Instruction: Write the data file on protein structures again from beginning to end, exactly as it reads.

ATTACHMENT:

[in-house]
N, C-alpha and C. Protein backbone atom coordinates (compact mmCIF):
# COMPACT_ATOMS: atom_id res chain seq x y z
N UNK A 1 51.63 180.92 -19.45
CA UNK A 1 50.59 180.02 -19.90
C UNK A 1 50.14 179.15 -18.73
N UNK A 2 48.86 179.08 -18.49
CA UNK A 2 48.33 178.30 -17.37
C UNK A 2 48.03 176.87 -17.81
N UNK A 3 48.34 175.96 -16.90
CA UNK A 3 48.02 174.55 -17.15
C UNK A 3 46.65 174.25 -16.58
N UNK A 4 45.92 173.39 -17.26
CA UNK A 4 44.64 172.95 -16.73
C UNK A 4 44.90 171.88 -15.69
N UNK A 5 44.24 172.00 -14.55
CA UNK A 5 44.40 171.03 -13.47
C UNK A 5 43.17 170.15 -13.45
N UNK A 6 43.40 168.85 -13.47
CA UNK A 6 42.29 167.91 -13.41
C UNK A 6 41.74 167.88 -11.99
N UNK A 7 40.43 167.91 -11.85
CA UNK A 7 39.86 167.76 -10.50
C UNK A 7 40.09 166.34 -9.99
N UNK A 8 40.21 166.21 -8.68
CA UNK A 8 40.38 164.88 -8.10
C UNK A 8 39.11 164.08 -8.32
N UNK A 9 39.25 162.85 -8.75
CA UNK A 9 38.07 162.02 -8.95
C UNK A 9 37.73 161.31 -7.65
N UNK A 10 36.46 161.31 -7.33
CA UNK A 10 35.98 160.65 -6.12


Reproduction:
[in-house]
N, C-alpha and C. Protein backbone atom coordinates (compact mmCIF):
# COMPACT_ATOMS: atom_id res chain seq x y z
N UNK A 1 51.63 180.92 -19.45
CA UNK A 1 50.59 180.02 -19.90
C UNK A 1 50.14 179.15 -18.73
N UNK A 2 48.86 179.08 -18.49
CA UNK A 2 48.33 178.30 -17.37
C UNK A 2 48.03 176.87 -17.81
N UNK A 3 48.34 175.96 -16.90
CA UNK A 3 48.02 174.55 -17.15
C UNK A 3 46.65 174.25 -16.58
N UNK A 4 45.92 173.39 -17.26
CA UNK A 4 44.64 172.95 -16.73
C UNK A 4 44.90 171.88 -15.69
N UNK A 5 44.24 172.00 -14.55
CA UNK A 5 44.40 171.03 -13.47
C UNK A 5 43.17 170.15 -13.45
N UNK A 6 43.40 168.85 -13.47
CA UNK A 6 42.29 167.91 -13.41
C UNK A 6 41.74 167.88 -11.99
N UNK A 7 40.43 167.91 -11.85
CA UNK A 7 39.86 167.76 -10.50
C UNK A 7 40.09 166.34 -9.99
N UNK A 8 40.21 166.21 -8.68
CA UNK A 8 40.38 164.88 -8.10
C UNK A 8 39.11 164.08 -8.32
N UNK A 9 39.25 162.85 -8.75
CA UNK A 9 38.07 162.02 -8.95
C UNK A 9 37.73 161.31 -7.65
N UNK A 10 36.46 161.31 -7.33
CA UNK A 10 35.98 160.65 -6.12